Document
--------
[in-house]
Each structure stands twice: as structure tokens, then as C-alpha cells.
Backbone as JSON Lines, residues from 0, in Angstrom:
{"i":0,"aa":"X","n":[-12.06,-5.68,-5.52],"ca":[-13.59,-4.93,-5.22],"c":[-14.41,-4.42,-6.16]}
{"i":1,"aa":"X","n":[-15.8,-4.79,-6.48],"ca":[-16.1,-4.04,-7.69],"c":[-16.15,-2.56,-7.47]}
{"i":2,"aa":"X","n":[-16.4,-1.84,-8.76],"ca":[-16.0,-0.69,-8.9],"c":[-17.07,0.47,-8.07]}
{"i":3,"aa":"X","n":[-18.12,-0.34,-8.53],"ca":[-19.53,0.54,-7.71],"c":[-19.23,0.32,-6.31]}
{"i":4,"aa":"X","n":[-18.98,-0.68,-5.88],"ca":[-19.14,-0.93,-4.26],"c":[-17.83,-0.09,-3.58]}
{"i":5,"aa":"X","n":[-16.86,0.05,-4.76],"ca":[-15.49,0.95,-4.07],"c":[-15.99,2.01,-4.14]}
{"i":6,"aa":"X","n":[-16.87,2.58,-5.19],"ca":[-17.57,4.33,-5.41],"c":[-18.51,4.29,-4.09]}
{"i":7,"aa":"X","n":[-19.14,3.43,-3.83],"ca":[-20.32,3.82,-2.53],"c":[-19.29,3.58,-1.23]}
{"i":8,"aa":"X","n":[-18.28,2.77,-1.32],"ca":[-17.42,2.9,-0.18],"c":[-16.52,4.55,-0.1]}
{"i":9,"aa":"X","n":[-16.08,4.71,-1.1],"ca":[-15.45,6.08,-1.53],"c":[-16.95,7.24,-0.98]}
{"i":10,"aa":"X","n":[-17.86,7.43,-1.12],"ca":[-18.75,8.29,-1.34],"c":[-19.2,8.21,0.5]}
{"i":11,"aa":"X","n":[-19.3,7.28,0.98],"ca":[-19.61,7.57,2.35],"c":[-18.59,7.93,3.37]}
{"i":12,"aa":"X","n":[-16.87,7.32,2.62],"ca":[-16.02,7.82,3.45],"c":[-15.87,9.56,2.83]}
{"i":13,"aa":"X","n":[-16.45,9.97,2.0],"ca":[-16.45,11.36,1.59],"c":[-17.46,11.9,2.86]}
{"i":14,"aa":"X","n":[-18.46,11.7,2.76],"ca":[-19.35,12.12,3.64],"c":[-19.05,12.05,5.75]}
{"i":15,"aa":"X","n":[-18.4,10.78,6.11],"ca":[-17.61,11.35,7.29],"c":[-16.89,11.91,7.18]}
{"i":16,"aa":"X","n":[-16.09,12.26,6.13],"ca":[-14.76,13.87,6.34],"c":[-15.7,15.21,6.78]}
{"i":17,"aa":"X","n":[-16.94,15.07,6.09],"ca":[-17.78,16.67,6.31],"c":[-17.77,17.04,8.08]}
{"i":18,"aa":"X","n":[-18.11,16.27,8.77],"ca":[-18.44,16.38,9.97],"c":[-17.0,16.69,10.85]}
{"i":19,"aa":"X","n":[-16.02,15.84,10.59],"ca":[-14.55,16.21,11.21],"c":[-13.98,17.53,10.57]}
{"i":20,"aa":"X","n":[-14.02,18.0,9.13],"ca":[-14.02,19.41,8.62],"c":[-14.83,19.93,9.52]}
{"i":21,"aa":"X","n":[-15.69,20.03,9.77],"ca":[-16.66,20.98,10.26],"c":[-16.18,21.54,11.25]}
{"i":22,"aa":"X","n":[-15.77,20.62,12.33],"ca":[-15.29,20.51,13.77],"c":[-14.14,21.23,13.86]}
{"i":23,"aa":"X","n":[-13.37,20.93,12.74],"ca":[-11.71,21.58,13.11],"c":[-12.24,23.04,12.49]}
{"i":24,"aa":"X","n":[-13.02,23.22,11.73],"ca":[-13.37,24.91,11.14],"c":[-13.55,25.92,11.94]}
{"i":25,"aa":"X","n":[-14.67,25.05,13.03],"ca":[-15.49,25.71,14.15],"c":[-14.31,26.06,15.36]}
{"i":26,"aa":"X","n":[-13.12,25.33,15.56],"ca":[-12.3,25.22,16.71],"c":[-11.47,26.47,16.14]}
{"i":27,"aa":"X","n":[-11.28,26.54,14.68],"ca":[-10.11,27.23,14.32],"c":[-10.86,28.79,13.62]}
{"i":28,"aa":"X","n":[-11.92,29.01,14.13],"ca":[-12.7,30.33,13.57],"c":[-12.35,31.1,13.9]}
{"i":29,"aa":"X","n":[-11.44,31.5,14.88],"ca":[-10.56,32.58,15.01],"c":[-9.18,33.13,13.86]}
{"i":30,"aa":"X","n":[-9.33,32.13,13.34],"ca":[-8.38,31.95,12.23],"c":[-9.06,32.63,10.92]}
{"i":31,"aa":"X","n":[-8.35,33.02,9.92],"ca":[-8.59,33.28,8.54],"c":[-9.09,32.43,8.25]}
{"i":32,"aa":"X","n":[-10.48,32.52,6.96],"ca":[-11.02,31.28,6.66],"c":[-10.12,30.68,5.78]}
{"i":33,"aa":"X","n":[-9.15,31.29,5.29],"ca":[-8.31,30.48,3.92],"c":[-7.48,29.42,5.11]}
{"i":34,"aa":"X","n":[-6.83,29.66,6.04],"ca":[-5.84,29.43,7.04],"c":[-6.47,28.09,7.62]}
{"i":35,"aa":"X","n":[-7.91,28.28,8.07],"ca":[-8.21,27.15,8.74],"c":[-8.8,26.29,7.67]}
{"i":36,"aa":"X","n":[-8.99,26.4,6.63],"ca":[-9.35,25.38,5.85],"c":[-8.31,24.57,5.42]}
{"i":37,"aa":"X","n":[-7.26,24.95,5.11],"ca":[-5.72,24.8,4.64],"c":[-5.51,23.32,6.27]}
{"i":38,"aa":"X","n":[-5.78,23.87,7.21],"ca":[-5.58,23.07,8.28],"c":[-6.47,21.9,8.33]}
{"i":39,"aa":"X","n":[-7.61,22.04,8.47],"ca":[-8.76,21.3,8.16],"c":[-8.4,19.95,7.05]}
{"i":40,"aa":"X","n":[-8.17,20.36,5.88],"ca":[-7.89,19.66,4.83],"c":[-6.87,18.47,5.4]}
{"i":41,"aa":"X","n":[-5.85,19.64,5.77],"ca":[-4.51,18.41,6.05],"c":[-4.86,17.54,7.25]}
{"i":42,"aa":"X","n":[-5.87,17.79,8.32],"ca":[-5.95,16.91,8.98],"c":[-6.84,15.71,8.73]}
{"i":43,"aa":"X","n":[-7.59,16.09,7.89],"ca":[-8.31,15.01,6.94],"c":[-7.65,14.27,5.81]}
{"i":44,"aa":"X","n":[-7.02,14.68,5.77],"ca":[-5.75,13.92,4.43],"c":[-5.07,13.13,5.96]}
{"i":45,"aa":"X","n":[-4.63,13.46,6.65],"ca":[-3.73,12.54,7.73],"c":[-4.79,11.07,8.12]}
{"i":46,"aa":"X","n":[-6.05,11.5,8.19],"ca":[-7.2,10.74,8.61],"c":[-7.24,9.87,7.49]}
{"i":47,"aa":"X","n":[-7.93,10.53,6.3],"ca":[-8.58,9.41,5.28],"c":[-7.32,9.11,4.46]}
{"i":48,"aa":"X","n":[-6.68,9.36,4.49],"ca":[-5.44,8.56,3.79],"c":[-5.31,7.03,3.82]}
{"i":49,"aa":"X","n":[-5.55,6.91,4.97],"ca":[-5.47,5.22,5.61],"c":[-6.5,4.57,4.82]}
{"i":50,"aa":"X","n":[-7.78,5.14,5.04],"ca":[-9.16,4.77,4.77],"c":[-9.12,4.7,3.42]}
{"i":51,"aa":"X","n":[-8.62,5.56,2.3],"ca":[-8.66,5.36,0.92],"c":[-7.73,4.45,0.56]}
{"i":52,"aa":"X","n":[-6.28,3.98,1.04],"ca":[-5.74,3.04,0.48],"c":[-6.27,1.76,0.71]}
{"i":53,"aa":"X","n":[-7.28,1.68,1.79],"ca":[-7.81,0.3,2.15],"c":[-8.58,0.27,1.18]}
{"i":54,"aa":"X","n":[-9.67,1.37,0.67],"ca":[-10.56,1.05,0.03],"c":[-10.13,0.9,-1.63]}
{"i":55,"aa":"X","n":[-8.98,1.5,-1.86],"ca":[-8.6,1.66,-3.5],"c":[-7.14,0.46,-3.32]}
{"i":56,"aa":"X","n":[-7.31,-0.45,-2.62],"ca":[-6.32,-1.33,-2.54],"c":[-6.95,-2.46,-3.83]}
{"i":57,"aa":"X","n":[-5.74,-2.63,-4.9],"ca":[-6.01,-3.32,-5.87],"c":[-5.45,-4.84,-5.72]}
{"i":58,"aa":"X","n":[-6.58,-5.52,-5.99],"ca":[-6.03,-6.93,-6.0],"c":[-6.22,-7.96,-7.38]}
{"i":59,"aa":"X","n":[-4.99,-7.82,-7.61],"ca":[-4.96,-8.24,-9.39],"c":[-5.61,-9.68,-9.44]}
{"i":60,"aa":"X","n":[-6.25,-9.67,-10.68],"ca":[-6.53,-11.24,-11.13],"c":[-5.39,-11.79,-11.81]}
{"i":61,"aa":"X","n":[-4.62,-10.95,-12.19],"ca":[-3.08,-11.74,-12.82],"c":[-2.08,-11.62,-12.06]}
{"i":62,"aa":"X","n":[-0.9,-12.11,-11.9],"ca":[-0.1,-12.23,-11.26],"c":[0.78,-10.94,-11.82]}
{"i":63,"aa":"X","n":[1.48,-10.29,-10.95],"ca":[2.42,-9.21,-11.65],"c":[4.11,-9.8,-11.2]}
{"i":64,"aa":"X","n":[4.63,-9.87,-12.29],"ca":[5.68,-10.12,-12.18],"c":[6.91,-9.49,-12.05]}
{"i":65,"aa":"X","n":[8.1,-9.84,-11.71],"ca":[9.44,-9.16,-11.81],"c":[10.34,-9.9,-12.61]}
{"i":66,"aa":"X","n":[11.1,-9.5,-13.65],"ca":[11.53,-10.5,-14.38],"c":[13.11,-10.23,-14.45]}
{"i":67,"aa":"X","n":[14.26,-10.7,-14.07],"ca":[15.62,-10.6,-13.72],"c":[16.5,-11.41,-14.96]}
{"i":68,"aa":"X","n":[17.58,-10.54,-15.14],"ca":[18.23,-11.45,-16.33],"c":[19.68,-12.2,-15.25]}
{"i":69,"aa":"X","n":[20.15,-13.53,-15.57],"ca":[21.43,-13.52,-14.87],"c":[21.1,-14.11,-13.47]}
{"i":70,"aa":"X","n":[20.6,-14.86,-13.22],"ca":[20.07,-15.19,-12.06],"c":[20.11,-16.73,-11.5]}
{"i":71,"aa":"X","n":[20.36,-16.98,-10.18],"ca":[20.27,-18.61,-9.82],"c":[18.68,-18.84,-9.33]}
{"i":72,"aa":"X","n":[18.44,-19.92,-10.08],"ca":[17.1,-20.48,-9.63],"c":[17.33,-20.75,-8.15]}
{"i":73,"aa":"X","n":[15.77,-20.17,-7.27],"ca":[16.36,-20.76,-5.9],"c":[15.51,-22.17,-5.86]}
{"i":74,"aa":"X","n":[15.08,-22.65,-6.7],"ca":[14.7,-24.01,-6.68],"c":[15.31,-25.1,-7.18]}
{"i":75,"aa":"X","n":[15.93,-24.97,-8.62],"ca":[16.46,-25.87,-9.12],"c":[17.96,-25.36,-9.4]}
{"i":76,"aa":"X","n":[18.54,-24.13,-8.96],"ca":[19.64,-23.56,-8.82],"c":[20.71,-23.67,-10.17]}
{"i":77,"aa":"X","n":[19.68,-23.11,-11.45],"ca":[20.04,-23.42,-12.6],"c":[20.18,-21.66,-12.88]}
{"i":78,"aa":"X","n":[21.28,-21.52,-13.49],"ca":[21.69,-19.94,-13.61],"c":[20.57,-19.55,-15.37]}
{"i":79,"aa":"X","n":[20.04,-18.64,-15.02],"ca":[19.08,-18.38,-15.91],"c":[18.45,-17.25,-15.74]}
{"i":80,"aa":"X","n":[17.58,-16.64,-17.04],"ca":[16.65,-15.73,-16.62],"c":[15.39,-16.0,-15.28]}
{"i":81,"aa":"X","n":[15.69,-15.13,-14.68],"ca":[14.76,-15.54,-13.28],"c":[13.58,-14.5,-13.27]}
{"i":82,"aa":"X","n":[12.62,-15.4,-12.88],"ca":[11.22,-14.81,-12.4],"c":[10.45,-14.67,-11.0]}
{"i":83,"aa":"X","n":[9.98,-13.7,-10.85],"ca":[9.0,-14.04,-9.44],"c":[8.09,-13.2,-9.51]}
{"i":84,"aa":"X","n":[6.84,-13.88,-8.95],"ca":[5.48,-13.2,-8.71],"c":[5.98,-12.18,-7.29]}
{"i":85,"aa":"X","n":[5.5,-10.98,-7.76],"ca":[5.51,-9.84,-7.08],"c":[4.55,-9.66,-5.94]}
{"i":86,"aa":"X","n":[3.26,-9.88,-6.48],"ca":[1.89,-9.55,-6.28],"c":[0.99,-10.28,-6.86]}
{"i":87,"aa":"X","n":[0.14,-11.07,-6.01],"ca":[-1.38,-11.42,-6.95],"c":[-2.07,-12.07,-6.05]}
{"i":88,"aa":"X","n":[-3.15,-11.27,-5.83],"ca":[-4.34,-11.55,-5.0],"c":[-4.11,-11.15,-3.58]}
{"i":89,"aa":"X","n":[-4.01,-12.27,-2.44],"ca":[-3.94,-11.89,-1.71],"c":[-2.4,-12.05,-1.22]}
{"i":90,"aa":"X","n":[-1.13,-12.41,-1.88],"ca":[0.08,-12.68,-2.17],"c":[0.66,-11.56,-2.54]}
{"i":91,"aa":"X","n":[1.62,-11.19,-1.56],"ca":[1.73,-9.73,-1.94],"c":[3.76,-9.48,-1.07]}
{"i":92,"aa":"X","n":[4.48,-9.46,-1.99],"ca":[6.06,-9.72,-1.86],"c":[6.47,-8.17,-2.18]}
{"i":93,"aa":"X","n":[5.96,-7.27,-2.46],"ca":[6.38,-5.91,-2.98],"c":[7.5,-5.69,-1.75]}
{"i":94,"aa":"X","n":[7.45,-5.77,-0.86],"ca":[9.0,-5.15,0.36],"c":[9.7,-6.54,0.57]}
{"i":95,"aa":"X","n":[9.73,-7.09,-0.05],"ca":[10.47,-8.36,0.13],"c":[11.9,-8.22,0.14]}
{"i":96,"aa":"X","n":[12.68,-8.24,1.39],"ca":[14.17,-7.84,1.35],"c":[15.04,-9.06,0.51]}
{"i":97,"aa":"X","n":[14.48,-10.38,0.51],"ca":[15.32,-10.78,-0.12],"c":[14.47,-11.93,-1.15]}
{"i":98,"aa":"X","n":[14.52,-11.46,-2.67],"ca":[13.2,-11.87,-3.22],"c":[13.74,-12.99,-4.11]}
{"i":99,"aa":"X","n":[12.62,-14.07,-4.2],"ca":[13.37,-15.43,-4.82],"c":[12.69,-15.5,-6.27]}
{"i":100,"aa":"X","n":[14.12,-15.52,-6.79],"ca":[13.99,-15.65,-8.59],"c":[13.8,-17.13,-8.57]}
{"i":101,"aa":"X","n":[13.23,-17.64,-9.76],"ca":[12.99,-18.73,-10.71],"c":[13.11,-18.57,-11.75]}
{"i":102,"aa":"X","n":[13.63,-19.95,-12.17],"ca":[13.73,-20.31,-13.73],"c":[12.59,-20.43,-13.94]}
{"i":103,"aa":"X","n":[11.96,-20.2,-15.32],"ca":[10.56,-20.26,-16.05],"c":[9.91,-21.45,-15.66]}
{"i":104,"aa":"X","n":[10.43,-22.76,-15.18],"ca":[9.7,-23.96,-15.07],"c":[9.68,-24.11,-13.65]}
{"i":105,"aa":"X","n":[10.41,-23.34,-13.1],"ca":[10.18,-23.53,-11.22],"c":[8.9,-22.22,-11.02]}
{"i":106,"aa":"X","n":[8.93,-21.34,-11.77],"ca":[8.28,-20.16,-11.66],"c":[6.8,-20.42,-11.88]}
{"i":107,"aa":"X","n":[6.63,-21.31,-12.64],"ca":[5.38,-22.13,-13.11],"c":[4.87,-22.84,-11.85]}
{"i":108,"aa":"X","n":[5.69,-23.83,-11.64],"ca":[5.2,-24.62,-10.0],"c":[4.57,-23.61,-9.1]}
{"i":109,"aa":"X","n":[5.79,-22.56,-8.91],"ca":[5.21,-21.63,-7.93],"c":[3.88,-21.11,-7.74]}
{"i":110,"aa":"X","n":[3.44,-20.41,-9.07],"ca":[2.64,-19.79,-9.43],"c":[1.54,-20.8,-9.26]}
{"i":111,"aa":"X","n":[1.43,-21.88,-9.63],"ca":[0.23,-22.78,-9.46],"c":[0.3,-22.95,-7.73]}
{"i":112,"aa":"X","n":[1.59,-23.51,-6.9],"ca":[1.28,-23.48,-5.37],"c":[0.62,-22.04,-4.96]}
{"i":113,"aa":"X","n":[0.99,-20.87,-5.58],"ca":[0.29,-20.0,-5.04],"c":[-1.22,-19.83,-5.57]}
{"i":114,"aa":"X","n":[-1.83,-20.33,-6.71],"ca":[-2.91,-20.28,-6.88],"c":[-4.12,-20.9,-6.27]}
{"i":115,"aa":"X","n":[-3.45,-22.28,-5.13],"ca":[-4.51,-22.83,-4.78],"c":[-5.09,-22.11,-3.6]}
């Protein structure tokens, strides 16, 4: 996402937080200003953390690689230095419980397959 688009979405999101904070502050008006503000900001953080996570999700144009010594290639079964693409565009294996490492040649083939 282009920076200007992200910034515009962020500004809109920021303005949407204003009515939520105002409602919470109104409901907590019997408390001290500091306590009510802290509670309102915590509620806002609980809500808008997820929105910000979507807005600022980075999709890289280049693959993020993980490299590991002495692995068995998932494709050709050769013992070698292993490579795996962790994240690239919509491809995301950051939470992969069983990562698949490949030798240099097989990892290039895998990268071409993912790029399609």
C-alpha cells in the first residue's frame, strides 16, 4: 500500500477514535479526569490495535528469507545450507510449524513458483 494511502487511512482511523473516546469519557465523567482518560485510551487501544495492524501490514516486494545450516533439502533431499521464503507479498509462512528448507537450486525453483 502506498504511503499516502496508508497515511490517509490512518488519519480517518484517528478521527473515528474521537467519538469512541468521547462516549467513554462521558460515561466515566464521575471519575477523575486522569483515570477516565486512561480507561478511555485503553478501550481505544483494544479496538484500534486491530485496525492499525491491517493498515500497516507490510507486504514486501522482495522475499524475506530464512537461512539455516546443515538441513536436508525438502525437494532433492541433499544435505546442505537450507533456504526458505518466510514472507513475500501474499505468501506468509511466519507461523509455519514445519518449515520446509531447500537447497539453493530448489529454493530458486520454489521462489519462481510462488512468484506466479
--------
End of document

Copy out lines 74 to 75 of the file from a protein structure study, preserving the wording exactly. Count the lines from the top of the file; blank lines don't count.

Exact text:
{"i":70,"aa":"X","n":[20.6,-14.86,-13.22],"ca":[20.07,-15.19,-12.06],"c":[20.11,-16.73,-11.5]}
{"i":71,"aa":"X","n":[20.36,-16.98,-10.18],"ca":[20.27,-18.61,-9.82],"c":[18.68,-18.84,-9.33]}